June 7, 2002 – News at a Glance

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The stalemate over reapportionment continued at the Statehouse Thursday. The Senate offered a new plan to the House but it was immediately rejected. (Listen to the story online or read the transcript.) (VPR)

Route 9
After decades of delays, work has begun on a $20 million project to correct a dangerous situation on Route 9. It’s one of Vermont’s most heavily traveled east-west truck routes. (Listen to the story online or read the transcript.) (VPR)

Seized Sheep
The East Warren farmers whose sheep were seized last year amid fears of Mad Cow Disease are disputing the governments interpretation of test results. The sheep were slaughtered because the government said tests showed the sheep might have had an illness related to Mad Cow Disease. (Read the transcript online.)

Dubie Announces Lieutenant Governor
Brian Dubie made it official Thursday. The Essex Junction resident says he will seek the Republican nomination for lieutenant governor this year. Dubie was the GOP candidate in this race two years and lost to Lieutenant Governor Doug Racine by roughly a 10-point margin. (Read the transcript online.)

Dean’s Absence
Some lawmakers are blaming the delay in adjourning the Legislature on Governor Howard Dean’s absence. Dean says he made speech commitments out of state before he knew the Legislature would run a month longer than usual. (AP)

Governor Dean has signed a bill providing $50,000 to the survivors of volunteer firefighters who may be killed in the line of duty. (AP)

Telemarketing Bill
Telemarketers now have to register with the state under a law enacted yesterday. It contains penalties for callers who contact people who have signed onto a “do not call” list. (AP)

Leahy Criticizes FBI
Vermont Senator Pat Leahy says Congress should have been told about the FBI memo that pointed out Arabs who were training at a flight school in Arizona. (AP)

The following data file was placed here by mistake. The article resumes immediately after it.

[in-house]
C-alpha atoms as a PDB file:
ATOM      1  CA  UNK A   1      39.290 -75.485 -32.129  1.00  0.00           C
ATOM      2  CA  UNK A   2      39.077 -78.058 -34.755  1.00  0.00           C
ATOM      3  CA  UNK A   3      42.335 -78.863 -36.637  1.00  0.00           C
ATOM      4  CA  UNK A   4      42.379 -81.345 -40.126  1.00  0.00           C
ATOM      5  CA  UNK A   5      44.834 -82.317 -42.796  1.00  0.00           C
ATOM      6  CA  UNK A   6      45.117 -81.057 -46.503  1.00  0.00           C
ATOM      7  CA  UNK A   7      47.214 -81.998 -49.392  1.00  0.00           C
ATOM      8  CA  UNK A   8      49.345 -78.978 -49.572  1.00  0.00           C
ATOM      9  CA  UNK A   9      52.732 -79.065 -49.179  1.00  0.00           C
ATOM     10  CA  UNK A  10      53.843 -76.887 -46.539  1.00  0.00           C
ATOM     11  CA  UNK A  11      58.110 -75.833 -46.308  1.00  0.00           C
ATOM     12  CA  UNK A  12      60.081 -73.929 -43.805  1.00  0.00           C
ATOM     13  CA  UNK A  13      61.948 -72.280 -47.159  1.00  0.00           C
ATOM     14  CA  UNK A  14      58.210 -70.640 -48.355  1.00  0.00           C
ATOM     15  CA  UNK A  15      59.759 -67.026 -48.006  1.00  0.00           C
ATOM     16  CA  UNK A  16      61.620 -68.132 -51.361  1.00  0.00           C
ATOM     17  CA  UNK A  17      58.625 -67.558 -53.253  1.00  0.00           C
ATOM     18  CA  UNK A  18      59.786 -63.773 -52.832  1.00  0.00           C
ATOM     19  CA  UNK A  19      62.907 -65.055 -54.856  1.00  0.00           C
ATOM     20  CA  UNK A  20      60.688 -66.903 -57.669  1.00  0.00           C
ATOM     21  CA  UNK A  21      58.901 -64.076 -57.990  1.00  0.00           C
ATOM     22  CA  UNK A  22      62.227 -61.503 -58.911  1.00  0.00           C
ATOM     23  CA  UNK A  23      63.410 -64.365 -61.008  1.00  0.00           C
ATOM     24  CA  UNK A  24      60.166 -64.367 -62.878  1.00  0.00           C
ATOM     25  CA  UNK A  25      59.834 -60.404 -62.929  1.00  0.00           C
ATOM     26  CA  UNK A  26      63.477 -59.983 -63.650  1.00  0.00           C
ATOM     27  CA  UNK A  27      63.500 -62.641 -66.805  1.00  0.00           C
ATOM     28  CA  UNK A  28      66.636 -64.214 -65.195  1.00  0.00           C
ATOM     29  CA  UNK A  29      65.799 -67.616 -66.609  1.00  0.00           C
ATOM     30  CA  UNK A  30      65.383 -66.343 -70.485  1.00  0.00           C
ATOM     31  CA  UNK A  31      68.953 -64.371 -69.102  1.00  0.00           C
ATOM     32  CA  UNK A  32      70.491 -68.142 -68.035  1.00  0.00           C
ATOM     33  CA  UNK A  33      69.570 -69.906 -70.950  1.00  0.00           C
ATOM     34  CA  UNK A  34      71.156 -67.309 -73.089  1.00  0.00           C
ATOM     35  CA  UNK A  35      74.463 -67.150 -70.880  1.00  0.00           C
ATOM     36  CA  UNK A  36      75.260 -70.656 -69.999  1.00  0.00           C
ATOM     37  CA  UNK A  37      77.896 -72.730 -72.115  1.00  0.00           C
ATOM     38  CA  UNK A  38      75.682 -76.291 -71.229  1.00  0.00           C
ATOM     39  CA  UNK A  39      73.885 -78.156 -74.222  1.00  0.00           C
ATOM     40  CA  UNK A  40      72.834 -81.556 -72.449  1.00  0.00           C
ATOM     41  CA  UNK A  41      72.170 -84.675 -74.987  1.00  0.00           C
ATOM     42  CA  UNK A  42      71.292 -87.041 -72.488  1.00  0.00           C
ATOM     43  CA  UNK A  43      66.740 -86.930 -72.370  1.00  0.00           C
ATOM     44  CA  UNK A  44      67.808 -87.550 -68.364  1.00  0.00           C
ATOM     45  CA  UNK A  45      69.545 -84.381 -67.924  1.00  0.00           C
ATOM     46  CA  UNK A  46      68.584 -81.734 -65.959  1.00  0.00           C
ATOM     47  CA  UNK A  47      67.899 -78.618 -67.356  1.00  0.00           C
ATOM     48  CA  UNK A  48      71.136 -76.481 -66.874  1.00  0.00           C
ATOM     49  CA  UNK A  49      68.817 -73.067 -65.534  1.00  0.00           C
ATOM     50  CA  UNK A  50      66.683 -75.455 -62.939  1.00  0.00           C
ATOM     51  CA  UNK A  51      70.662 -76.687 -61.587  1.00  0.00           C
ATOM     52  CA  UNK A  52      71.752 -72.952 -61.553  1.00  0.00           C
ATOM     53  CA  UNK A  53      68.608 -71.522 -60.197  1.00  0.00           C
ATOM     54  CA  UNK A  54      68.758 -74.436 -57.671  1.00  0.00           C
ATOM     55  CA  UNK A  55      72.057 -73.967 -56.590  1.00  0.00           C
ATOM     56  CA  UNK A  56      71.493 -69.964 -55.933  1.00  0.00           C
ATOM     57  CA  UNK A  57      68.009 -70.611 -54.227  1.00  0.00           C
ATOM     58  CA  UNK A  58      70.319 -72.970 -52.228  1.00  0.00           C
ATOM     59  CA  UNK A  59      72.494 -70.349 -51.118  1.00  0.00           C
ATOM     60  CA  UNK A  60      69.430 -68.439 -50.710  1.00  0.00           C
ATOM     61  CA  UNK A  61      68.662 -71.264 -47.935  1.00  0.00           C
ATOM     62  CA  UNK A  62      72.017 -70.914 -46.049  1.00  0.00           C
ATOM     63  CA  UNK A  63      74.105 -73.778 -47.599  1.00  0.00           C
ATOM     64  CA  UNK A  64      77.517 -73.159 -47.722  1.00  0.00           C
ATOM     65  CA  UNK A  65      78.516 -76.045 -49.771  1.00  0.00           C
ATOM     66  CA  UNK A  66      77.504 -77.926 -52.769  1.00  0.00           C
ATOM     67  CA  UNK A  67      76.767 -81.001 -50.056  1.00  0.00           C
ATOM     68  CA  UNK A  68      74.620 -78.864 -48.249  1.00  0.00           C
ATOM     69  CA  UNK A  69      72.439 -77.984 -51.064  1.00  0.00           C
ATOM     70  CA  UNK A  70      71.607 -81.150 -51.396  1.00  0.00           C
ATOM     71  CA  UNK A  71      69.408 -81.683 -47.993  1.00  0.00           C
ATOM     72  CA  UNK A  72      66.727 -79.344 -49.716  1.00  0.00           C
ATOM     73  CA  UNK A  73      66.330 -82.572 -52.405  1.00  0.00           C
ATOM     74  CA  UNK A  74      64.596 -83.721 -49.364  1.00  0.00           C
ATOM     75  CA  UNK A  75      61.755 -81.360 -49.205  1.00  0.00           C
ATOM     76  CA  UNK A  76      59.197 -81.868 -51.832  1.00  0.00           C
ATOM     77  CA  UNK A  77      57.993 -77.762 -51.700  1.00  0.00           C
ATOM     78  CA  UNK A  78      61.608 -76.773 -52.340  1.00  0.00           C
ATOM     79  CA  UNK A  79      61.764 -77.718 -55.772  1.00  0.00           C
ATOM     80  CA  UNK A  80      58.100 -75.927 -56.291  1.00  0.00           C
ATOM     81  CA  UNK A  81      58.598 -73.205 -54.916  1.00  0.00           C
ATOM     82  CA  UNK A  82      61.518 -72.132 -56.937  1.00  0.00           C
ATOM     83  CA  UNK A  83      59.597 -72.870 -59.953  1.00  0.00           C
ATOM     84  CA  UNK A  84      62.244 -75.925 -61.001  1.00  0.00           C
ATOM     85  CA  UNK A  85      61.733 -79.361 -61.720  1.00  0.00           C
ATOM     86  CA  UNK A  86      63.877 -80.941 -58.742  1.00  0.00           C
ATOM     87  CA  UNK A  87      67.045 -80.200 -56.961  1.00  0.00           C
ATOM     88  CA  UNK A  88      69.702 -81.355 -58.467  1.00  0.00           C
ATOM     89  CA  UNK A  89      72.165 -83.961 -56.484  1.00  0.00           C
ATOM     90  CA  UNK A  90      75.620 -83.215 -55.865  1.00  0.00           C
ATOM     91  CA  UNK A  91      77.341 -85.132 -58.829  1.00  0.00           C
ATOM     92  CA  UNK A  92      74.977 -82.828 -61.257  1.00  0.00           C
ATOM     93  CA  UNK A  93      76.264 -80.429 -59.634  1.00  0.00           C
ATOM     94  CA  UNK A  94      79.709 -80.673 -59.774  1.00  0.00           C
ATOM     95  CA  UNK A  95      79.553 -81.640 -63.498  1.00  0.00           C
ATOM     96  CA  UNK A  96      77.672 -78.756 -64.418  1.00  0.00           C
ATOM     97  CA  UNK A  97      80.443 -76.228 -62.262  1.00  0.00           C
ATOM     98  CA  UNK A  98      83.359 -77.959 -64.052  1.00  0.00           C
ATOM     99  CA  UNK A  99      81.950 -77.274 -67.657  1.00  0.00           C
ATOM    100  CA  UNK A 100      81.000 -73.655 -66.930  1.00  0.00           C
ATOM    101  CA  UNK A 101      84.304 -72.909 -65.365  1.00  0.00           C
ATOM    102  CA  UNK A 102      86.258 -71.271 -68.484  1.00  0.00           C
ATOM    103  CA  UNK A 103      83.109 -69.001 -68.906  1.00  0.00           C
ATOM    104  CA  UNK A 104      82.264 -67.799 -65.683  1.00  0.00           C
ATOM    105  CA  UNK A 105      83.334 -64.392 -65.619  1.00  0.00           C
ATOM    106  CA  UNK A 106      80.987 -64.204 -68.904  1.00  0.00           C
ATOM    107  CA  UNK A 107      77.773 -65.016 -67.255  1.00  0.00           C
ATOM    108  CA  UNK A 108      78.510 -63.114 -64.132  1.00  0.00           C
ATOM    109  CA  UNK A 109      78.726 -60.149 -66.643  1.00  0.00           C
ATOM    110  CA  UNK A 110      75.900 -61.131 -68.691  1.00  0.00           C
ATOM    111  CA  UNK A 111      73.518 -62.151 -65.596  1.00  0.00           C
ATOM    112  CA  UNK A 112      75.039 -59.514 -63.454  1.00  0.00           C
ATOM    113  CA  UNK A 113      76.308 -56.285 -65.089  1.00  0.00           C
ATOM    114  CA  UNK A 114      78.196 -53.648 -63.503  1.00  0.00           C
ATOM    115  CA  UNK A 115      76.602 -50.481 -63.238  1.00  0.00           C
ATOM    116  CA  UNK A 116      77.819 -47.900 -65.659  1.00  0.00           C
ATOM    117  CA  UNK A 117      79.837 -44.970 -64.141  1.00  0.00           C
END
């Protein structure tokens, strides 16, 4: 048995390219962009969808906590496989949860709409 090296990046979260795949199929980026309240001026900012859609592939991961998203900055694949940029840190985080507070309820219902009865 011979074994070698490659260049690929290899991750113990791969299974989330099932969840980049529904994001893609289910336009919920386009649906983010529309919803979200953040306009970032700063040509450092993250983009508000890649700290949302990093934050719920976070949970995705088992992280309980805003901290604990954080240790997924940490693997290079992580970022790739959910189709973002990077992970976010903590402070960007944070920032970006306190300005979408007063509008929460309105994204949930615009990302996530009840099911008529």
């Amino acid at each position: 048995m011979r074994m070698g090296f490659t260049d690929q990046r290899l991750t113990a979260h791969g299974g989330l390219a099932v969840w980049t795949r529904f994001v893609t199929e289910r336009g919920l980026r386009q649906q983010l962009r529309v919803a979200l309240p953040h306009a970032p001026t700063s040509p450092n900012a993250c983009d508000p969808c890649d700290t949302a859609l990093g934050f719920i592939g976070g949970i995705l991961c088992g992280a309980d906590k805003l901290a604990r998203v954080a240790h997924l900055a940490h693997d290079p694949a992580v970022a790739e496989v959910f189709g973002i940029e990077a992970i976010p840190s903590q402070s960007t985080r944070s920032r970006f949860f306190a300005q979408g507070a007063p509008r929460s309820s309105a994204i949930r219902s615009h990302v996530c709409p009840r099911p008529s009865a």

Cornfield Turned Over for Development
An 18 year-old fight over turning a cornfield in Keene, NH into a shopping complex has ended. Groundbreaking was held for the new shopping mall, which will open late next year. (AP)

UVM Public Administration Program
The University of Vermont has reversed its decision to close a masters program in public administration. The program will be housed in the Community Development Department. (AP)

Truck Tolls Considered
Hartford is studying whether to charge fees to heavy trucks that use local roads and damage the pavement. (AP)

Beers Murder Trial
Teen murder suspect Tashia Beers’ lawyer wants the charges against her thrown out. The charges were filed two years after the girl allegedly talked her foster brother into killing her step-mother. (AP)

MAU Building Permit
The Act 250 commission in Bennington has approved the application of the Mt. Anthony Union School district to build on an open parcel of land outside the town of Bennington. MAU has criticized the Conservation Law Foundation’s for the way objected to the building permit. CLF may appeal, and that could delay construction for another year. (AP)

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